06 September 2018

Is the Baltic Dry Canary telling us something?

The US economy continues to grow at a cracking pace, or so we are told again and again. Unemployment is down to record lows, and the stock market is back to record highs. Corporate profits are at record highs, and the (US) economy grew at 4.2% in the second quarter of 2018. Europe continues to grow, at least that is the message, Brexit or not. Not one month ago, the Baltic Exchange Dry Index (BDIY), a key measure of the cost of transport and a bellwether of international trade volumes, was at an annual high of $1774.

Is there anything to suggest that all is not well?

Officially, all is good in Economy-Land. Unless you are in the Emerging Markets (EM) where all is going to hell in a handcart. And if you do watch the BDIY as I suggested last month, you may have reason to worry.


Years of Growth Ahead?

Some time ago (18 August 2017) I asked if the collapse of the employment participation rate during and after the Great Recession of 2008 had actually set the US up for years of economic growth as ejected labour re-entered the market, creating a multi-year pool of “new” labor. Was the unemployment rate artificially low due to the definitions used to define “unemployed”, and was there, in fact, a giant pool of untapped labour just waiting to be absorbed?

Certainly, European economies have had a chronic underemployment problem for the past twenty years, so there should be no shortage of labour, unless your production is in Germany (a problem that was supposed to be solved through the importation of millions of ‘refugee’ migrants to provide the new working underclass). 

Or black Swans a swimming?

Or, as I pointed out last month (6 August 2018) are there too many Black Swans flocking, ready for the first to set off a global contagion? Some are pointing to the ongoing EM route and collapse of so many international currencies (Turkish Lira, Argentine Peso to name two) as the “Black Swan de jour” that may cause contagion in developed markets. Are the US markets being kept artificially buoyant with cash fleeing EM countries? 

Or, are tariffs actually beginning to impact? Or, the EM route simply an indicator of the level of international uncertainty, with tariffs being one re-enforcing element?

If tariffs and the EM markets are all part of the same flock of Black Swans, then we should be able to see the rot in international trade. 

On the 6th of August I wrote:
"We need to keep watching indicators from around the world, and look for specific activities. The Baltic Dry Index provides a good indicator for us to watch. In the past moths, the Index has risen from $1250 to over $1700 now. The Baltic Dry Index provides a reliable surrogate for global trade volatility, with higher trade volumes increasing the cost of freight, and falling freight volumes driving down the BDIY."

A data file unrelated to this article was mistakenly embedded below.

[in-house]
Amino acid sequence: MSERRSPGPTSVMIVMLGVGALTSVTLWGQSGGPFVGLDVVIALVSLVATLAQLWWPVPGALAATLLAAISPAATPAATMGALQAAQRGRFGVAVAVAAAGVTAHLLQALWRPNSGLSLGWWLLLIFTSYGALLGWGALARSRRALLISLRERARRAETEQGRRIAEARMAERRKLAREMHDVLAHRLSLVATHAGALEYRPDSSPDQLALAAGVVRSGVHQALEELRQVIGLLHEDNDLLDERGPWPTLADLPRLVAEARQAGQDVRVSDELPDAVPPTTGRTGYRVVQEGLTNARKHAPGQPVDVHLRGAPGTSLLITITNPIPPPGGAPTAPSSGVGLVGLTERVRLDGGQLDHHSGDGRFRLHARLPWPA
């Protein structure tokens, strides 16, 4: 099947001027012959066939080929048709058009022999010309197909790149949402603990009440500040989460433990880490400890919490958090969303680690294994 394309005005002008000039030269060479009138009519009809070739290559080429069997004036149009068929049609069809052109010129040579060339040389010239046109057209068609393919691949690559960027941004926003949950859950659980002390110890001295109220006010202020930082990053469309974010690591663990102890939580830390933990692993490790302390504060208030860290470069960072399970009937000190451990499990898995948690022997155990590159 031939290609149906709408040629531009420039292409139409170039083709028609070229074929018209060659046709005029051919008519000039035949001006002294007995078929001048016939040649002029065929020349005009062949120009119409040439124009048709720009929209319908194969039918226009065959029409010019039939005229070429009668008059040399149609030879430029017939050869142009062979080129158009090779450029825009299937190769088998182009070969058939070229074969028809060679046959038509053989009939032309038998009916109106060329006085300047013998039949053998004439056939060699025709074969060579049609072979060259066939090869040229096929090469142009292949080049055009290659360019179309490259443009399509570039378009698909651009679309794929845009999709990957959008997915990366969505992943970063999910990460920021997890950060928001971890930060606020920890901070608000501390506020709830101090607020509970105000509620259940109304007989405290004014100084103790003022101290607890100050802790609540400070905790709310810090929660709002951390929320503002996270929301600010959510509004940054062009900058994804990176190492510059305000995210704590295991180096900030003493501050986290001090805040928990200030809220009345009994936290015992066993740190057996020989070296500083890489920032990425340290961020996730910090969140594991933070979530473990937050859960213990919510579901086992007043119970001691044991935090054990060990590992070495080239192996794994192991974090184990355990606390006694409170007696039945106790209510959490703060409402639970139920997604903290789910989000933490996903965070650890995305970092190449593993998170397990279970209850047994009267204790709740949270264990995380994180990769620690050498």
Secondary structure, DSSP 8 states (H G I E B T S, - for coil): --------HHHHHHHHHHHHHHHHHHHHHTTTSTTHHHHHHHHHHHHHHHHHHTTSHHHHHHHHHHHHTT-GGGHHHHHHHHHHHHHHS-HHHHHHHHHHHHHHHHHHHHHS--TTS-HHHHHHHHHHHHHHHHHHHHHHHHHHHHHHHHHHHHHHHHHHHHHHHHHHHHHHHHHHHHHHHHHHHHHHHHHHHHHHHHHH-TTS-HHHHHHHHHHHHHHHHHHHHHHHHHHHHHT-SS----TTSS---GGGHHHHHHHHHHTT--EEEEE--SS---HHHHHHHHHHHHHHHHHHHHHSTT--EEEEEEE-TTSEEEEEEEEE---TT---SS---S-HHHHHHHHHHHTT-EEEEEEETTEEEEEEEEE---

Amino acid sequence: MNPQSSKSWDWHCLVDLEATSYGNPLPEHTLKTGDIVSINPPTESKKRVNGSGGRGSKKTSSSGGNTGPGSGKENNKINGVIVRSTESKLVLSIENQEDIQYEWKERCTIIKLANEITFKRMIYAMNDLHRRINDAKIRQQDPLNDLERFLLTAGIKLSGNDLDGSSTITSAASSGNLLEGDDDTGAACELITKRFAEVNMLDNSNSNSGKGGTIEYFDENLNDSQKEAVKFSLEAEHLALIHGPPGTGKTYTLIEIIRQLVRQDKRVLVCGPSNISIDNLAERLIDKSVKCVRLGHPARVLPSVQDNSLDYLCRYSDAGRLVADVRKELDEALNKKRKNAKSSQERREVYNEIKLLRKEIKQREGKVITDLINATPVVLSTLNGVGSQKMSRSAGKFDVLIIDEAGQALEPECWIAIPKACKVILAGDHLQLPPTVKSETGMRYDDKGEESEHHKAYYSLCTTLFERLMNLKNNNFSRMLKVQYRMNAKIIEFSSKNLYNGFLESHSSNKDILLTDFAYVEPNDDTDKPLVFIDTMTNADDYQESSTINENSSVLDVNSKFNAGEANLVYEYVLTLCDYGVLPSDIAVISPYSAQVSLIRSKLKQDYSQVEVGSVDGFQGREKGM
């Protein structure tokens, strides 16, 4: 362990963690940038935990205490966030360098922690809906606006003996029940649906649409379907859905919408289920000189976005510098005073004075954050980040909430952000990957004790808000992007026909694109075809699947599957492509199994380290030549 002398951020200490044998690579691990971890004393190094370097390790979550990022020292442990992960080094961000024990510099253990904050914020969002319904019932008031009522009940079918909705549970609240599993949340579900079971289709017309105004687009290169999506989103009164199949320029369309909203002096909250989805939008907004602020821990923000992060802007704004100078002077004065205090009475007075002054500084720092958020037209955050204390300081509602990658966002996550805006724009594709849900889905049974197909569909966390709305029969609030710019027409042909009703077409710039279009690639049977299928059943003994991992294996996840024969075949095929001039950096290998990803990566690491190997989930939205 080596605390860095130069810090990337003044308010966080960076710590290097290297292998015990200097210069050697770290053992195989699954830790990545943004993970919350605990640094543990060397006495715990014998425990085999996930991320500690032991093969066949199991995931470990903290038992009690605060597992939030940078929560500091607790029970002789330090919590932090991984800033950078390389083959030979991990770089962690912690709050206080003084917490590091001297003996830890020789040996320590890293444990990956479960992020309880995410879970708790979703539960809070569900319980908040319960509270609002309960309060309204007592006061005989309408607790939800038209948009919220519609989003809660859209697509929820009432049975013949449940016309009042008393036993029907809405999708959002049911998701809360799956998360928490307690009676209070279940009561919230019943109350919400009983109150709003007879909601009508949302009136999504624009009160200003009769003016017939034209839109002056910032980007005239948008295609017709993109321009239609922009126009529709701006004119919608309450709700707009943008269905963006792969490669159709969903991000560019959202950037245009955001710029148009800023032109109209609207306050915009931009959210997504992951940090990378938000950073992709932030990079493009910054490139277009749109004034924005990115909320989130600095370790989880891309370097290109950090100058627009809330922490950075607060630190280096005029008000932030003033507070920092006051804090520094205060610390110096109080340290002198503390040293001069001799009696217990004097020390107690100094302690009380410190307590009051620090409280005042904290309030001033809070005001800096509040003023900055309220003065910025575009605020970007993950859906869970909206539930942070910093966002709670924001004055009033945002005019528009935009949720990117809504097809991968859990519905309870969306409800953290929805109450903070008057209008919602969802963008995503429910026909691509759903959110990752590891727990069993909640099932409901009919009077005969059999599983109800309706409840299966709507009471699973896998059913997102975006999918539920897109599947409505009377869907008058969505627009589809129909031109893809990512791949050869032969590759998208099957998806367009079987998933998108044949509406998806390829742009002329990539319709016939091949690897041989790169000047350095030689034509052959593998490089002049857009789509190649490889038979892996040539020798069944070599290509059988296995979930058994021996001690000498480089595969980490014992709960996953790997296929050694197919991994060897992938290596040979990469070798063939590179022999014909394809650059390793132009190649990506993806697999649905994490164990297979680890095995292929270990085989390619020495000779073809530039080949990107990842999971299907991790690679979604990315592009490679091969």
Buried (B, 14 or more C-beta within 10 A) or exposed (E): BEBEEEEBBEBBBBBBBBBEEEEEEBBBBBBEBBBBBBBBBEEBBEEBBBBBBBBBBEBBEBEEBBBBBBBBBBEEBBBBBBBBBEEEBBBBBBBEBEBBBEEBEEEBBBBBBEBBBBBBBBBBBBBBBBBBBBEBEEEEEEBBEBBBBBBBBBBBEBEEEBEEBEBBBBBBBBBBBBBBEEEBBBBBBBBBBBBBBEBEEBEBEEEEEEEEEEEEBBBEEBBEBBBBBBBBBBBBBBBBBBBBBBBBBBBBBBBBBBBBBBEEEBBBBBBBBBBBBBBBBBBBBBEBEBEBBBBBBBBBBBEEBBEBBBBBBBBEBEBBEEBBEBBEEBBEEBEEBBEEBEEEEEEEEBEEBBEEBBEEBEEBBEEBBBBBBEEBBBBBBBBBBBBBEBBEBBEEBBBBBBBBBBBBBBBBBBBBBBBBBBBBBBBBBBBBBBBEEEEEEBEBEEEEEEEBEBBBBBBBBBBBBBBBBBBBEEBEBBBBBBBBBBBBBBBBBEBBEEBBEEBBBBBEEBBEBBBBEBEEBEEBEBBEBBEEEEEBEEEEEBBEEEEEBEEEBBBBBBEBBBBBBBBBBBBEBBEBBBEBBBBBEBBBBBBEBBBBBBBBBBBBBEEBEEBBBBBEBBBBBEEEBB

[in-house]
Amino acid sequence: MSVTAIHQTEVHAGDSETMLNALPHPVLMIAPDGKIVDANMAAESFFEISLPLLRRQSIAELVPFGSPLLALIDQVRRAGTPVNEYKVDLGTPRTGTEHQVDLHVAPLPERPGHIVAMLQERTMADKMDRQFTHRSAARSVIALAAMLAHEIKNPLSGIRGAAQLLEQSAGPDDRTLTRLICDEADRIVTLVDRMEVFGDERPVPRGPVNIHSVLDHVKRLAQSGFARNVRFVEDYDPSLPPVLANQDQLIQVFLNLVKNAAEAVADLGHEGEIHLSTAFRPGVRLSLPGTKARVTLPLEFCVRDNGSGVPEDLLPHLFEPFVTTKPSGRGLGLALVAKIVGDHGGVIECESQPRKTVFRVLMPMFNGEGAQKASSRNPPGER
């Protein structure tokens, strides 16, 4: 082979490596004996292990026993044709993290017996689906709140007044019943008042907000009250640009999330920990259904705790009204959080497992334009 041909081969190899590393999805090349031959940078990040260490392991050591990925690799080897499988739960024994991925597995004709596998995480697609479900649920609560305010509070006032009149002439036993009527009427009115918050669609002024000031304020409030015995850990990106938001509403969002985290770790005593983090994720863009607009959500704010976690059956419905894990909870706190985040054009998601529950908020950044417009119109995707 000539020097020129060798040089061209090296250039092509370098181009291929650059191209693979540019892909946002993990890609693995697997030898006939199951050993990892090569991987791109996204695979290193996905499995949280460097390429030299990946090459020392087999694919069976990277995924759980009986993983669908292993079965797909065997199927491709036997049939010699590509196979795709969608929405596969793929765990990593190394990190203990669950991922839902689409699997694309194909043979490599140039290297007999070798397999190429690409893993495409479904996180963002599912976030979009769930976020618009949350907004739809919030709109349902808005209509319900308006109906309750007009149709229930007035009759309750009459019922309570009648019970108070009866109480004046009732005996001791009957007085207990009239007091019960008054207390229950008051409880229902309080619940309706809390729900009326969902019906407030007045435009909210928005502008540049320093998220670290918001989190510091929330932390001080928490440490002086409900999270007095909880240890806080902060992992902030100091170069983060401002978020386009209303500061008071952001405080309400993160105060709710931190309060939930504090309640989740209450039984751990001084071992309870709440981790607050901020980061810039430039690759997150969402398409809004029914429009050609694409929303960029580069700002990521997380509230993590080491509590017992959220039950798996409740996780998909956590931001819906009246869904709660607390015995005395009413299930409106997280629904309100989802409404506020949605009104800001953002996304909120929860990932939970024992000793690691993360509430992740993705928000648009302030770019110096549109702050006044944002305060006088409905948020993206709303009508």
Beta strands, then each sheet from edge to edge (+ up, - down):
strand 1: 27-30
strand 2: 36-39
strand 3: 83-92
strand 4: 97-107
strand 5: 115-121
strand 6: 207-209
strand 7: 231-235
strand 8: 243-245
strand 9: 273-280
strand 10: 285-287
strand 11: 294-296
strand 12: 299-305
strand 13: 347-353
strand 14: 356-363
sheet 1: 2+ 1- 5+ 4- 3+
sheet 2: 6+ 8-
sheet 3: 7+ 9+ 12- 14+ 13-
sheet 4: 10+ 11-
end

And so I have been watching the Baltic Dry Index, and it has not been pretty. In the month since I wrote the above, the BDIY has fallen from an annual high of $1774 down to $1477 today (6 September 2018), representing a 16% fall in that month.

As a reminder, the BDIY is a measure of the cost of freight, and as such is an indicator of volumes of international trade in terms of shipping. It is reasonable to expect the BDIY to rise and fall over time due to total shipping capacity, with fleets expanding too quickly for anticipated growth in trade resulting in a slowly lowering BDIY, and fleets falling as uneconomic ships are retired from the fleets and scrapped resulting a slowly gaining BDIY. But that is for the long-term trend line only.

What we have seen this year is the BDIY increase significantly in the second quarter, just as tariffs were being mooted, but before they were actually brought into force. As I speculated in early August, the robust second-quarter GDP print could have been a factor of forward-purchasing and inventory padding to ride-out any transitory tariff impact. If that were the case, I suggested that we would see a fall in trade volumes in the third quarter, with the BDIY providing an early warning sign of such a fall in trade.

We are now seeing that fall, and while one month and a 16% fall could be a transitory fluctuation, it could also be an indicator that trade volumes are being hit, and we should expect a must worse third quarter GDP print.

If the BDIY continues to fall, it will be the clearest sign yet that the tariffs are biting, and that trade volumes are indeed falling.

Even as the BDIY was increasing through July, the Netherlands Bureau for Economic Policy Analysis was reporting that global trade volumes fell in June (I await the July figures).

As I said in early August, I will continue to watch the BDIY, as this may be one of our best canaries in the global trade coal mine.

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